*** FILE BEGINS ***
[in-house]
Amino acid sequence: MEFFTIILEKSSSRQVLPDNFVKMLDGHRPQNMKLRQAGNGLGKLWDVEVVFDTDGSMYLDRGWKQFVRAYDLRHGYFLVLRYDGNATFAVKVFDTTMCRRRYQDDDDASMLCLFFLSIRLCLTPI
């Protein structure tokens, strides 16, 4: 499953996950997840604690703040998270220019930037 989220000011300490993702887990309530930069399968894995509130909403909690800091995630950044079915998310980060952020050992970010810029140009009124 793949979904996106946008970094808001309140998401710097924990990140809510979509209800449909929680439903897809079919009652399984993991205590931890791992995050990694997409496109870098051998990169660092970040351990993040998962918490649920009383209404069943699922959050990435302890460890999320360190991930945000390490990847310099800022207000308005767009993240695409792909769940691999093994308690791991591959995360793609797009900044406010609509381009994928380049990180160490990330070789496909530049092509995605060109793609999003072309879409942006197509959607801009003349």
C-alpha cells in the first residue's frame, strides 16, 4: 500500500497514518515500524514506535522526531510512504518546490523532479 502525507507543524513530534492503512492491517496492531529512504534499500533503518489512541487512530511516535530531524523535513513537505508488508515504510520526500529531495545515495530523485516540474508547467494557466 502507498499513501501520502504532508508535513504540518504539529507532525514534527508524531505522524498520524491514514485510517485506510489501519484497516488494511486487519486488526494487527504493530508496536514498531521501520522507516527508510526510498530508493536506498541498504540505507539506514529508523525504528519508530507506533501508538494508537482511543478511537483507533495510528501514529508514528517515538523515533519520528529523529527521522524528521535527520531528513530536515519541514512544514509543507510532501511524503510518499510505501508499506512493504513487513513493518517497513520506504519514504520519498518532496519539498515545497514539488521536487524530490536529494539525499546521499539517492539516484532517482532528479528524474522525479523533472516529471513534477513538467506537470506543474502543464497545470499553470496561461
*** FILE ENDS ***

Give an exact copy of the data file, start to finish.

[in-house]
Amino acid sequence: MEFFTIILEKSSSRQVLPDNFVKMLDGHRPQNMKLRQAGNGLGKLWDVEVVFDTDGSMYLDRGWKQFVRAYDLRHGYFLVLRYDGNATFAVKVFDTTMCRRRYQDDDDASMLCLFFLSIRLCLTPI
């Protein structure tokens, strides 16, 4: 499953996950997840604690703040998270220019930037 989220000011300490993702887990309530930069399968894995509130909403909690800091995630950044079915998310980060952020050992970010810029140009009124 793949979904996106946008970094808001309140998401710097924990990140809510979509209800449909929680439903897809079919009652399984993991205590931890791992995050990694997409496109870098051998990169660092970040351990993040998962918490649920009383209404069943699922959050990435302890460890999320360190991930945000390490990847310099800022207000308005767009993240695409792909769940691999093994308690791991591959995360793609797009900044406010609509381009994928380049990180160490990330070789496909530049092509995605060109793609999003072309879409942006197509959607801009003349």
C-alpha cells in the first residue's frame, strides 16, 4: 500500500497514518515500524514506535522526531510512504518546490523532479 502525507507543524513530534492503512492491517496492531529512504534499500533503518489512541487512530511516535530531524523535513513537505508488508515504510520526500529531495545515495530523485516540474508547467494557466 502507498499513501501520502504532508508535513504540518504539529507532525514534527508524531505522524498520524491514514485510517485506510489501519484497516488494511486487519486488526494487527504493530508496536514498531521501520522507516527508510526510498530508493536506498541498504540505507539506514529508523525504528519508530507506533501508538494508537482511543478511537483507533495510528501514529508514528517515538523515533519520528529523529527521522524528521535527520531528513530536515519541514512544514509543507510532501511524503510518499510505501508499506512493504513487513513493518517497513520506504519514504520519498518532496519539498515545497514539488521536487524530490536529494539525499546521499539517492539516484532517482532528479528524474522525479523533472516529471513534477513538467506537470506543474502543464497545470499553470496561461